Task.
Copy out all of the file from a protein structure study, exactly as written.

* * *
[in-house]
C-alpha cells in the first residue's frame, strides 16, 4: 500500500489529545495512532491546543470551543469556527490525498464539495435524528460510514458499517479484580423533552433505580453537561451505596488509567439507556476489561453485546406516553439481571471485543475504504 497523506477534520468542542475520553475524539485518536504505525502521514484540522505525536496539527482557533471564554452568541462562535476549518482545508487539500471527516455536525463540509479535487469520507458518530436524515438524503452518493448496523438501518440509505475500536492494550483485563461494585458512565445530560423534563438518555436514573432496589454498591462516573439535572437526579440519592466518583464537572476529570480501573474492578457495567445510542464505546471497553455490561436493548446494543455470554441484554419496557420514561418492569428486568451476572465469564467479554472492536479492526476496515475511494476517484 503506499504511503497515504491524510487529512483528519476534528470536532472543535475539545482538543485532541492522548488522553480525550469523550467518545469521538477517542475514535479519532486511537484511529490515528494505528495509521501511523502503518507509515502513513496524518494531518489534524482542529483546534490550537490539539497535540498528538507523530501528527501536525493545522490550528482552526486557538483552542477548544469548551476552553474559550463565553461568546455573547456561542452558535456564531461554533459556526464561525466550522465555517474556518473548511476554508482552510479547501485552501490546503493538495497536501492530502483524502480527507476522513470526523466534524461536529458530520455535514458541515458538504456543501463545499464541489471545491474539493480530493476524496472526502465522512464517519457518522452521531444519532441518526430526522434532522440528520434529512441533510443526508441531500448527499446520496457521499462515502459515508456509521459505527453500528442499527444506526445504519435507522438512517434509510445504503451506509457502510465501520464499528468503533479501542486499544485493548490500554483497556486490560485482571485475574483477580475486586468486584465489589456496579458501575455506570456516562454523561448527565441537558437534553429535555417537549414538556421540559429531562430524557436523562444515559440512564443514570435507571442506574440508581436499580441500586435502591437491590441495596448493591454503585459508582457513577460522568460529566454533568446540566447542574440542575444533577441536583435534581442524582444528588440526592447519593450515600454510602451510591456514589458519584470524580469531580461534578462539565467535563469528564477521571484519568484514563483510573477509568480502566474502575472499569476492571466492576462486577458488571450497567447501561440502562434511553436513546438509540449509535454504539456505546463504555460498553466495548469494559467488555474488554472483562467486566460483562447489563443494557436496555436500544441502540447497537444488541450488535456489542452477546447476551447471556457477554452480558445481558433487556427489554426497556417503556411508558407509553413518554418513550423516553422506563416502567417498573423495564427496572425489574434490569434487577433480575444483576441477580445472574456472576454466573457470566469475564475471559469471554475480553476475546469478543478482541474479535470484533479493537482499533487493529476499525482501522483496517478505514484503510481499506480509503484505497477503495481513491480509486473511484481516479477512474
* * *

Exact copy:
[in-house]
C-alpha cells in the first residue's frame, strides 16, 4: 500500500489529545495512532491546543470551543469556527490525498464539495435524528460510514458499517479484580423533552433505580453537561451505596488509567439507556476489561453485546406516553439481571471485543475504504 497523506477534520468542542475520553475524539485518536504505525502521514484540522505525536496539527482557533471564554452568541462562535476549518482545508487539500471527516455536525463540509479535487469520507458518530436524515438524503452518493448496523438501518440509505475500536492494550483485563461494585458512565445530560423534563438518555436514573432496589454498591462516573439535572437526579440519592466518583464537572476529570480501573474492578457495567445510542464505546471497553455490561436493548446494543455470554441484554419496557420514561418492569428486568451476572465469564467479554472492536479492526476496515475511494476517484 503506499504511503497515504491524510487529512483528519476534528470536532472543535475539545482538543485532541492522548488522553480525550469523550467518545469521538477517542475514535479519532486511537484511529490515528494505528495509521501511523502503518507509515502513513496524518494531518489534524482542529483546534490550537490539539497535540498528538507523530501528527501536525493545522490550528482552526486557538483552542477548544469548551476552553474559550463565553461568546455573547456561542452558535456564531461554533459556526464561525466550522465555517474556518473548511476554508482552510479547501485552501490546503493538495497536501492530502483524502480527507476522513470526523466534524461536529458530520455535514458541515458538504456543501463545499464541489471545491474539493480530493476524496472526502465522512464517519457518522452521531444519532441518526430526522434532522440528520434529512441533510443526508441531500448527499446520496457521499462515502459515508456509521459505527453500528442499527444506526445504519435507522438512517434509510445504503451506509457502510465501520464499528468503533479501542486499544485493548490500554483497556486490560485482571485475574483477580475486586468486584465489589456496579458501575455506570456516562454523561448527565441537558437534553429535555417537549414538556421540559429531562430524557436523562444515559440512564443514570435507571442506574440508581436499580441500586435502591437491590441495596448493591454503585459508582457513577460522568460529566454533568446540566447542574440542575444533577441536583435534581442524582444528588440526592447519593450515600454510602451510591456514589458519584470524580469531580461534578462539565467535563469528564477521571484519568484514563483510573477509568480502566474502575472499569476492571466492576462486577458488571450497567447501561440502562434511553436513546438509540449509535454504539456505546463504555460498553466495548469494559467488555474488554472483562467486566460483562447489563443494557436496555436500544441502540447497537444488541450488535456489542452477546447476551447471556457477554452480558445481558433487556427489554426497556417503556411508558407509553413518554418513550423516553422506563416502567417498573423495564427496572425489574434490569434487577433480575444483576441477580445472574456472576454466573457470566469475564475471559469471554475480553476475546469478543478482541474479535470484533479493537482499533487493529476499525482501522483496517478505514484503510481499506480509503484505497477503495481513491480509486473511484481516479477512474